As we travel east we see the familiar sight of wind towers in the distance. Wyoming is blessed with bountiful supplies of wind, so again we are seeing a change in makeup of power generation sources as we have seen throughout our journey through South and Central America. Wyoming is looking to become a renewable energy supplier to California which is trying to reduce its dependancy of fossil fuels. Interesting times in the energy supply industry in Wyoming.
We cross into South Dakota, a new state for us – we have now visited over 40 of the 50 States in the USA over the years since our first visit in 1980. It is possible on this trip that we may get close to having visited nearly all 50 States in the USA. We are heading to the Black Hills, known for Mt Rushmore’s 4 Presidents’ heads, the sculpture of Crazy Horse and the wonderful roads and scenery.
As we move closer to the Black Hills, we start to see more and more motorcycles. They are predominately Harley Davidson, more three wheelers than we expected, but I guess we are all getting older and three wheels make more sense. South Dakota like the majority of States in the USA allow riding without helmets and for many riders teeshirts, sunglasses and bandanas are the dress code of the day. Much as I envy the freedom they enjoy, until I can guarantee that I will not come off a motorcycle again, it’s helmet, kevlar and padding for me.
We head for the Crazy Horse Memorial, a monument being built which depicts Crazy Horse, an Oglala Lakota warrior, astride his horse and pointing into the distance. This monument has been under construction since 1948. Over 8 million tonnes of rock have been removed to date. Quite an amazing effort by Korczak Ziolkowski, the sculptor who, with his wife and family, worked on this project until his death in 1982. When and if finished, the monument will be 641 ft (195 m) wide and 563 feet (172 m) high, and largest in the world. Well worth a visit.
As we travel towards Custer State Park, the uniformity of the colour of the pine trees is a surprise to me after Colorado’s Aspens and various blue to green hued pine trees: here they are all the same type, interesting to see changes in what flora exists in what seems to be similar climates. I find that the scenery seems almost perfect, a little Disney like – we both prefer the more rugged open scenery we found in Colorado.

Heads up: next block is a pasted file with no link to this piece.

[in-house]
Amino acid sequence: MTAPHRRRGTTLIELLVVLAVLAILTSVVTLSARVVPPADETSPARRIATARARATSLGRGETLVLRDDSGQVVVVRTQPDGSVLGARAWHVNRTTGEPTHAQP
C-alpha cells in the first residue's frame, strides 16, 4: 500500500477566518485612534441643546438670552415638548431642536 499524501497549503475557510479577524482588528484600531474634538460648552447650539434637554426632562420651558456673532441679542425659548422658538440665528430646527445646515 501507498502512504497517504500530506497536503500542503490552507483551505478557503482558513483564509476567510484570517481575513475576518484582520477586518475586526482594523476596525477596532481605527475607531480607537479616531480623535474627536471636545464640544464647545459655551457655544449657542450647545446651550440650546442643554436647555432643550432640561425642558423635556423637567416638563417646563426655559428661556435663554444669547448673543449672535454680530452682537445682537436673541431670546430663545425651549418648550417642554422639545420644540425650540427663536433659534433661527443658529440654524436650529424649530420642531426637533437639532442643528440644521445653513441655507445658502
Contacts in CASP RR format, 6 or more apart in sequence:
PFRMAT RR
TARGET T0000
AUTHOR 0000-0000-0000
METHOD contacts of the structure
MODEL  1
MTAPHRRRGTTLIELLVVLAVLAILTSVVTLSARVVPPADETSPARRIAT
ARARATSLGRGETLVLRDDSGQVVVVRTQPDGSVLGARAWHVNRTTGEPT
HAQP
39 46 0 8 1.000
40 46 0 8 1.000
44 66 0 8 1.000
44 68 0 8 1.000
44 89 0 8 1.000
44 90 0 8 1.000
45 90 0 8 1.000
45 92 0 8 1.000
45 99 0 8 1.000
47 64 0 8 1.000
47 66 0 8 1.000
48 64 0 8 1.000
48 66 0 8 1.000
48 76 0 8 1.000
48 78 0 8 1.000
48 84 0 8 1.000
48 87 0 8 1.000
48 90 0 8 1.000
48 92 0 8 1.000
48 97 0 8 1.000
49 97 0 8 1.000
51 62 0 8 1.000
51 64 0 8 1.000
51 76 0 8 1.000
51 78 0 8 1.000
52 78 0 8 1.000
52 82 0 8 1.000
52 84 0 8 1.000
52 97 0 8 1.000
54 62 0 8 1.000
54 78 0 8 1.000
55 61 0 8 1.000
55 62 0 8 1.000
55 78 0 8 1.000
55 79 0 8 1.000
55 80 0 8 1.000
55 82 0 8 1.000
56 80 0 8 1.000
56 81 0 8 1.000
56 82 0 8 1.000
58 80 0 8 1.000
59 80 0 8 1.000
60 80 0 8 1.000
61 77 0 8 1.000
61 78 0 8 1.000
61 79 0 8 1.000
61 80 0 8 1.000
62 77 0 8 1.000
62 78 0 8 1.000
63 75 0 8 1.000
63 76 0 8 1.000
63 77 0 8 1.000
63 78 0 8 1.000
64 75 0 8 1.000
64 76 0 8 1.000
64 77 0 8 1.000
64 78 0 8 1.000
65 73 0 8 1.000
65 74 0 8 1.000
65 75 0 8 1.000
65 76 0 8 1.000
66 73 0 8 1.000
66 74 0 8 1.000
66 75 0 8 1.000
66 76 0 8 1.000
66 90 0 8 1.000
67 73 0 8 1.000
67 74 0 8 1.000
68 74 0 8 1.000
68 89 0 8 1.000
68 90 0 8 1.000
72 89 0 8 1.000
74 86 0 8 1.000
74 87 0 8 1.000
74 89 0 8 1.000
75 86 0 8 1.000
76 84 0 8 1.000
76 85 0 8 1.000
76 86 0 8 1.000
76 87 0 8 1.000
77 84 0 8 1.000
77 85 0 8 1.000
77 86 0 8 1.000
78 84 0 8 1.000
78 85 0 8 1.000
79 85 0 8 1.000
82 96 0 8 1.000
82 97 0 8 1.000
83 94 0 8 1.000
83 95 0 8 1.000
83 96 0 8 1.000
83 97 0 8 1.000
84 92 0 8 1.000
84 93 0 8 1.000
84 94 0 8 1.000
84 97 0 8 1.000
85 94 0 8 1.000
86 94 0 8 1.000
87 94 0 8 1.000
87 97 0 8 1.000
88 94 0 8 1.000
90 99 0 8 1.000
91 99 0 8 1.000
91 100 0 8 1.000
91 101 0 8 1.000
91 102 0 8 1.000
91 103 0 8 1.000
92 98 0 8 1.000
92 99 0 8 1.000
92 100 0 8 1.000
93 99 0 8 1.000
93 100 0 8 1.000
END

The roads are twisty and heavily treed which sets the speed limits at between 25 – 35 mph / 40 – 55 kph. Traffic is heavy with crocodiles of Harley Davidson motorcycles rumbling along with their distinctive engine sounds reverberating off the hills and trees. With the 2015 Sturgis Motorcycle Rally only a week away, so many riders are converging on the area. What will it be like in a week’s time? We are glad to have decided to ride here before the really big crowds come.
I have always had an interest in seeing Mt Rushmore since watching the 1959 Alfred Hitchcock movie ‘North by Northwest’ with Mt Rushmore and the four Presidents’ heads featuring in the finale of the film. We decide to ride the Route 16A that will allow us to see the presidents’ heads as you pass through the tunnels on Route 16A. An interesting historical note is that Governor Peter Norbeck wanted to have a very scenic road for tourists, he chose the locations for the tunnels with their views, but then left it up to the engineers to connect the tunnels. Route A16 is amazing and hopefully the seperate video post to follow can give a small taste of what we enjoyed.
So now you may still be wondering: where is the ice-cream. Yes? Well while we were at Mt Rushmore, we learnt that Thomas Jefferson, in addition to being a major contributor to the drafting of the Declaration of Independence, also recorded the first vanilla ice-cream recipe in the USA. Of course they make ice-cream to that recipe at Mt Rushmore and I had to try one, which only came in large. I wonder how many kids on a hot summer’s day would prefer the ice-cream recipe over the declaration of independence?